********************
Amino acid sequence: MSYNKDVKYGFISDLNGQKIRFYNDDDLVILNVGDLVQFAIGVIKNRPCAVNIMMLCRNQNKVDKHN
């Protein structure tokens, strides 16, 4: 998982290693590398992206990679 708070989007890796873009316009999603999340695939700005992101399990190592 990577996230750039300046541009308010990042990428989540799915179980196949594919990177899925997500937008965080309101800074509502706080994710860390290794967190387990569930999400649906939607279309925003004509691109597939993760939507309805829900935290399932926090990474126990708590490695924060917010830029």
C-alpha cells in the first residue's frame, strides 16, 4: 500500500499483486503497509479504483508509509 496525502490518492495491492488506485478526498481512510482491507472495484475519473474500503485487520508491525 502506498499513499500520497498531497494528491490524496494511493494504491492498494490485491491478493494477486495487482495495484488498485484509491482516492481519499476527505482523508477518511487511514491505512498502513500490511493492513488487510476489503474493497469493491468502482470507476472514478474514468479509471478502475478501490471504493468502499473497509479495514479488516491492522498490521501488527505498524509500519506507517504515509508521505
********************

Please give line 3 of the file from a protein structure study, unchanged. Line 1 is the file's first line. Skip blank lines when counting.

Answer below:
C-alpha cells in the first residue's frame, strides 16, 4: 500500500499483486503497509479504483508509509 496525502490518492495491492488506485478526498481512510482491507472495484475519473474500503485487520508491525 502506498499513499500520497498531497494528491490524496494511493494504491492498494490485491491478493494477486495487482495495484488498485484509491482516492481519499476527505482523508477518511487511514491505512498502513500490511493492513488487510476489503474493497469493491468502482470507476472514478474514468479509471478502475478501490471504493468502499473497509479495514479488516491492522498490521501488527505498524509500519506507517504515509508521505